The ability to show discriminatory effect has only become more important as intentional discrimination has become harder to prove. To take one prominent example, the Justice Department relied on it to negotiate the largest-ever fair-lending settlement — $335 million — with Bank of America in 2011. The bank’s mortgage unit, Countrywide Financial, had charged higher average fees and interest rates to black and Latino borrowers than to whites with the same credit risk, a practice that former assistant attorney general Thomas Perez called “discrimination with a smile.”
This case is focused on housing, but of course it could generalize to all sorts of other systems, including job applications and credit applications among others.
If we stick to the “intentional discrimination” only, we are opening up a door to (even more) widespread use of algorithmic decision-making that produces unfair and discriminatory results. And as it turns out, it’s easy to produce a model that effectively discriminates.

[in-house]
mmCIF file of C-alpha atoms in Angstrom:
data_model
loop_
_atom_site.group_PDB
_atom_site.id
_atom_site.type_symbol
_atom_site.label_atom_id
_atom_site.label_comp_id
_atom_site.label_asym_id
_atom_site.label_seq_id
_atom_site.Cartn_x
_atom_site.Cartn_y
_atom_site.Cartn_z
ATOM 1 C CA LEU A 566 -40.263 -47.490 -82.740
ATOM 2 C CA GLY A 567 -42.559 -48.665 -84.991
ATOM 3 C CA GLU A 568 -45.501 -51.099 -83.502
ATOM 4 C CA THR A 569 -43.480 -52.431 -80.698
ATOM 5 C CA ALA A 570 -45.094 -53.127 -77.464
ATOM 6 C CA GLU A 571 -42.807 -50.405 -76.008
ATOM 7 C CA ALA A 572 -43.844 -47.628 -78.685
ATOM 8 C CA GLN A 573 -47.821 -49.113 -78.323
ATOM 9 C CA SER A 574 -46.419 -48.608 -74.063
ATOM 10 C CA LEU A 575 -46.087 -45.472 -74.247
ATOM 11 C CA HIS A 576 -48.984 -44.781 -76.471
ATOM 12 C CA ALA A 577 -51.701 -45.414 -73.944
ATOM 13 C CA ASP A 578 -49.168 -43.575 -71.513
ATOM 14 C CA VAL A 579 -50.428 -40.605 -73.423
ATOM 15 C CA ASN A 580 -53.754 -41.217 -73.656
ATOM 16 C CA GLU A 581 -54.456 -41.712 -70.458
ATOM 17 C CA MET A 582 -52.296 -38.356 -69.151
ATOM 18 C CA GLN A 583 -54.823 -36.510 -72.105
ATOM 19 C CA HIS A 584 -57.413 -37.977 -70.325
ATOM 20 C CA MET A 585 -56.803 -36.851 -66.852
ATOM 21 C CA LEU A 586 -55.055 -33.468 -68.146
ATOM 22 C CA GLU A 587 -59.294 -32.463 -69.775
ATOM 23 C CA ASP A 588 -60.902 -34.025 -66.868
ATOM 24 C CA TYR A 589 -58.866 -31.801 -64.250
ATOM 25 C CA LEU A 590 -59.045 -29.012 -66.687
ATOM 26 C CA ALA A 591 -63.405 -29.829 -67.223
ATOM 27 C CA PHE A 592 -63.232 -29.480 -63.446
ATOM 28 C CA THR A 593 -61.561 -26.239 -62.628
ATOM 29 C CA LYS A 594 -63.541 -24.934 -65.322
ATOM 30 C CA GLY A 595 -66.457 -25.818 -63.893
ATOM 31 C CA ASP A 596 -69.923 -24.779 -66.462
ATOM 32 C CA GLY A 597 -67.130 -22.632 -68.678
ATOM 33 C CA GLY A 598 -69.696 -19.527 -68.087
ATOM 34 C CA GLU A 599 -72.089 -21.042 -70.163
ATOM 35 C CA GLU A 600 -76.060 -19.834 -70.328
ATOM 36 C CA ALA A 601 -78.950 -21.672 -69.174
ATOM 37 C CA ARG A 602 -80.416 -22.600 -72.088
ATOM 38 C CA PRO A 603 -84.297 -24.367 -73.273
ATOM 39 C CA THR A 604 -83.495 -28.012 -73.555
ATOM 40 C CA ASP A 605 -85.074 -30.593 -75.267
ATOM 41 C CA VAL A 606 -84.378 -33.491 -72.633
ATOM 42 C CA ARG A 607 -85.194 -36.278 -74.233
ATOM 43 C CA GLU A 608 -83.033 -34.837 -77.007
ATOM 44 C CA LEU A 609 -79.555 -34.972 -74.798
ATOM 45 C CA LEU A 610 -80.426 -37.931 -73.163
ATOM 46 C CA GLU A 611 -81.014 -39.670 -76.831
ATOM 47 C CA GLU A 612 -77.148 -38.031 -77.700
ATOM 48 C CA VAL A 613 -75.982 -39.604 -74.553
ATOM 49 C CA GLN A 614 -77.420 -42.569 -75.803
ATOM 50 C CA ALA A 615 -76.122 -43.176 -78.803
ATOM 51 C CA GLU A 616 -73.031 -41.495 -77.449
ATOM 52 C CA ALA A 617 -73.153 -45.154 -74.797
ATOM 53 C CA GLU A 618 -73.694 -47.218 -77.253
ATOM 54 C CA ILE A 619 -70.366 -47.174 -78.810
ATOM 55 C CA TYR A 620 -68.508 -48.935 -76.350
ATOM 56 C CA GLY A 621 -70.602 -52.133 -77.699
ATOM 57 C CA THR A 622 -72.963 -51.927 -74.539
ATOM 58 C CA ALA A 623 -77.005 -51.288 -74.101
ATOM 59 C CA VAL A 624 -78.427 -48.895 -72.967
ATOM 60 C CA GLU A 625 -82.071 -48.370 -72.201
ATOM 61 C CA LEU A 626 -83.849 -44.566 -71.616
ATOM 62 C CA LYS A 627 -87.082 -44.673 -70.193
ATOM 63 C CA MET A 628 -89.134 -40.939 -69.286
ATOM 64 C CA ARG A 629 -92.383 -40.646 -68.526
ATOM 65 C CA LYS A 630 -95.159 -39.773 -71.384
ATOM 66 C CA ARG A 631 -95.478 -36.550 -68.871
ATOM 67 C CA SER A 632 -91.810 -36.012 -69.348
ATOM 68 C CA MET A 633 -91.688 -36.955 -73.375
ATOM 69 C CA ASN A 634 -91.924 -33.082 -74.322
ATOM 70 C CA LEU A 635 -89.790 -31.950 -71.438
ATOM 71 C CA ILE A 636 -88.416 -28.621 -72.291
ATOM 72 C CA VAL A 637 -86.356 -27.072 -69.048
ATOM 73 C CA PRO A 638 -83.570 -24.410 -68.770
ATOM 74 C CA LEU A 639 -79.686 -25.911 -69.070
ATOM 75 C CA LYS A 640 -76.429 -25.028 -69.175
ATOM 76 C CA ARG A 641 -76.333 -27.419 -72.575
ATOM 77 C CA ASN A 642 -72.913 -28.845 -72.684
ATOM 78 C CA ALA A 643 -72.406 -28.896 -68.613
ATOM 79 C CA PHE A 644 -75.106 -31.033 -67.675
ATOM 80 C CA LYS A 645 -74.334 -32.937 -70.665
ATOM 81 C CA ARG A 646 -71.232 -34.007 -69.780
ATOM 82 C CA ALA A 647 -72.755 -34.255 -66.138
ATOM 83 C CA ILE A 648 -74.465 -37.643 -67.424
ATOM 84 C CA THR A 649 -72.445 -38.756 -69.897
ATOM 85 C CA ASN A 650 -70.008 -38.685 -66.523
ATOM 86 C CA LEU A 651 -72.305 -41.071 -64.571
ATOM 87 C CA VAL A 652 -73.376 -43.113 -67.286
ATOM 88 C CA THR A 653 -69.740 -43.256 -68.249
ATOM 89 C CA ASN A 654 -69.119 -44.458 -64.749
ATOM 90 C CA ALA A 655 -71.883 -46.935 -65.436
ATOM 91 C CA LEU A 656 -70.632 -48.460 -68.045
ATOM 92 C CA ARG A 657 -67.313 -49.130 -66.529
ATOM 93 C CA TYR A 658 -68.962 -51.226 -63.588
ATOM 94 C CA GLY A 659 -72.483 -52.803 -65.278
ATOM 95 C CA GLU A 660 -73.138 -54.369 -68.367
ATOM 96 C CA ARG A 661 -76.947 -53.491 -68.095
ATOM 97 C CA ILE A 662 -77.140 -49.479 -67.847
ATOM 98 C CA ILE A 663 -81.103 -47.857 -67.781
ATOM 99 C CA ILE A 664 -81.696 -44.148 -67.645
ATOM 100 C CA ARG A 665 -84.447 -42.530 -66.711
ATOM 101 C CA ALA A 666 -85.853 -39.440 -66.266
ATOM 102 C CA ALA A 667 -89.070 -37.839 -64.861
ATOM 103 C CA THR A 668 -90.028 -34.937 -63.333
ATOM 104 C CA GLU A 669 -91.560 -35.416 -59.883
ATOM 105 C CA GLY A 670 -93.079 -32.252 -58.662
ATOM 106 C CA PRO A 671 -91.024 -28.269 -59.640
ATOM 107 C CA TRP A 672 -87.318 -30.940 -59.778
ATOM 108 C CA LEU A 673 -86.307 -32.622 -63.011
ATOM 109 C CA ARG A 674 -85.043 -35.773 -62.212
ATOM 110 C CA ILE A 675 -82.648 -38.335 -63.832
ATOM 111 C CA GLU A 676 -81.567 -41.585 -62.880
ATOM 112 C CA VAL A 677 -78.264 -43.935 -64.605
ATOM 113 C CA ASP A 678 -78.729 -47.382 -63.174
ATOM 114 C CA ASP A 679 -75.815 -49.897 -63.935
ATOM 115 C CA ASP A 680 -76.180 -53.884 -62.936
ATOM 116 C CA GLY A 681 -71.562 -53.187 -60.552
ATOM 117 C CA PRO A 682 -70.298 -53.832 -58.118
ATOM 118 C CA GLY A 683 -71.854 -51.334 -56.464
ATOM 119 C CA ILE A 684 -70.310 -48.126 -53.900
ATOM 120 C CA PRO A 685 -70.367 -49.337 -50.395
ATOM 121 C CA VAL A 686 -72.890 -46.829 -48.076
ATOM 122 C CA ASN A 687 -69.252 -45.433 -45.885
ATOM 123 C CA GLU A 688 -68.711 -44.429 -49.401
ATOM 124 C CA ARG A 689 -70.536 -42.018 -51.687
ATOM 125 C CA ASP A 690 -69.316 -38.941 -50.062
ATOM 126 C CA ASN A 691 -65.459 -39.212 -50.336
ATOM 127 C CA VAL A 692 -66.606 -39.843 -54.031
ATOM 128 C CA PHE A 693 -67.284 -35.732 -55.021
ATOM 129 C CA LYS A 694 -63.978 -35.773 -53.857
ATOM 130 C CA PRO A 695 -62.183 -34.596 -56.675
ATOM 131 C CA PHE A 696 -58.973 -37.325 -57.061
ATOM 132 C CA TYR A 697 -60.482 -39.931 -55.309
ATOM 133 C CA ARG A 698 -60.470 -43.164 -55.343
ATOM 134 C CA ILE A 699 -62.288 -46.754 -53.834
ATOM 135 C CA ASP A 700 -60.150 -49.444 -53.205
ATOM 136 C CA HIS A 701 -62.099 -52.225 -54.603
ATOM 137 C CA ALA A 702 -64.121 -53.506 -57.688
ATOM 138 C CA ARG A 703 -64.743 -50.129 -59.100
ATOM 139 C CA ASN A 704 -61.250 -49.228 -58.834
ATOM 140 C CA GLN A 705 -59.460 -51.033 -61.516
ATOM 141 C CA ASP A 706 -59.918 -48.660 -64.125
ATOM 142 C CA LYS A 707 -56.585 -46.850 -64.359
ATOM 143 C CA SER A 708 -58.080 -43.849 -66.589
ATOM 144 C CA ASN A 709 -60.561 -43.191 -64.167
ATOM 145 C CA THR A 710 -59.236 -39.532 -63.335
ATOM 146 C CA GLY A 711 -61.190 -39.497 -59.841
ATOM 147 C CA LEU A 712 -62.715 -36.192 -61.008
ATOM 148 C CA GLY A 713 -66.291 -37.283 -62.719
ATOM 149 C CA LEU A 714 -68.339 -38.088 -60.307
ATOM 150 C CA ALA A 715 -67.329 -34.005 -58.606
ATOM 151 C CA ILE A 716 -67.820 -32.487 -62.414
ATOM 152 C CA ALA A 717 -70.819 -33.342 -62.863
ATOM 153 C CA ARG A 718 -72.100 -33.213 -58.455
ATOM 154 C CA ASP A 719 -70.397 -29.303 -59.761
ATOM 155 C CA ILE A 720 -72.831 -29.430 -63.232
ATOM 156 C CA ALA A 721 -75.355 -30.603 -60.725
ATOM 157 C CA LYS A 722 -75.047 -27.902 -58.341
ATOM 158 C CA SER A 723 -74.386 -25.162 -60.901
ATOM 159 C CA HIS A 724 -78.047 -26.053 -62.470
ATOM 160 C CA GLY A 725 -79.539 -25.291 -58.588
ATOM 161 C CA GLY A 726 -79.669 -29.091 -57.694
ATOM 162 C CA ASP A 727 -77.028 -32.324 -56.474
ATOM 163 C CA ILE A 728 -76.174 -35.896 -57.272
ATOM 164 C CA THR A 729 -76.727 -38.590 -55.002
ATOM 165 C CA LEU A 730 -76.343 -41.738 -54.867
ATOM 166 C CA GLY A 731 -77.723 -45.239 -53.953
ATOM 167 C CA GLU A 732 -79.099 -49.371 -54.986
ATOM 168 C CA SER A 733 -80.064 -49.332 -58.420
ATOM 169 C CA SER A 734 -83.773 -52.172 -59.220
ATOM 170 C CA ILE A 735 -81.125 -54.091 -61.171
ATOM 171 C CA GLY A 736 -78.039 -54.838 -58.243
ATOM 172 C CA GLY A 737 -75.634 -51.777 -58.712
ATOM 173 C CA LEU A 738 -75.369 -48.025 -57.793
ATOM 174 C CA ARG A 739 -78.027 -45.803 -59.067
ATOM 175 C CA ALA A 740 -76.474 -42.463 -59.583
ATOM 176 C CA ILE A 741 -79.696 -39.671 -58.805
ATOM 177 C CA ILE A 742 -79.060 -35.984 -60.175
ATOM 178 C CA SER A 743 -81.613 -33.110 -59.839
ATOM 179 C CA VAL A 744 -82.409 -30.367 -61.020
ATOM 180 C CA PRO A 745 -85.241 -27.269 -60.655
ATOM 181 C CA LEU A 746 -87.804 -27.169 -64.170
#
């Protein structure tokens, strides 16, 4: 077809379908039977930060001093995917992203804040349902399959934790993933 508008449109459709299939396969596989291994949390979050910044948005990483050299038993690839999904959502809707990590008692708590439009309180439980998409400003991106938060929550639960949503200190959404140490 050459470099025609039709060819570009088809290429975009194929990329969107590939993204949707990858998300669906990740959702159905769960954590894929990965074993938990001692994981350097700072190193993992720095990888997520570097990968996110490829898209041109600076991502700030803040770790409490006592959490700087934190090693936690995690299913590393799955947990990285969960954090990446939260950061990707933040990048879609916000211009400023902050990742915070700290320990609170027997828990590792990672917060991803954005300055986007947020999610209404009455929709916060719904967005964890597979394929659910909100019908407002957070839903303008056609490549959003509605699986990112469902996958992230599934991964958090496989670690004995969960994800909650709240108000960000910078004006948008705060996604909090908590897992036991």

And if you are not in charge of your own system, then who is?
I’m neck deep in writing nowadays, but I wanted to share two extremely interesting and provocative pieces around women which come at feminism with from very different angles.
First, this essay, entitled If we liberate men’s sexuality, the war against women can end (hat tip Susan Webber), was written by a professional dominatrix, which is always an eye-opening perspective. She suggests that if we promote a new kind of feminism which she calls intersectional feminism, rather than depending on the old-school moralistic feminism, then we have a better chance to reach men, especially the men who might otherwise join the extremist misogynistic “men’s right’s” movement or become part of the vile pickup artist movement.
I think she has a bunch of interesting points. It is clearly true that men are boxed in in terms of their sexuality just as women are, and for men that don’t fit the standard mold it amounts to a kind of torture; the answer then is to promote a kind of sexual license for all people, not just women. Also, I think she’s absolutely correct to focus on sexual frustration as a major cause of all sorts of bad things. It’s not just about competing for jobs with women, it’s also about not getting laid.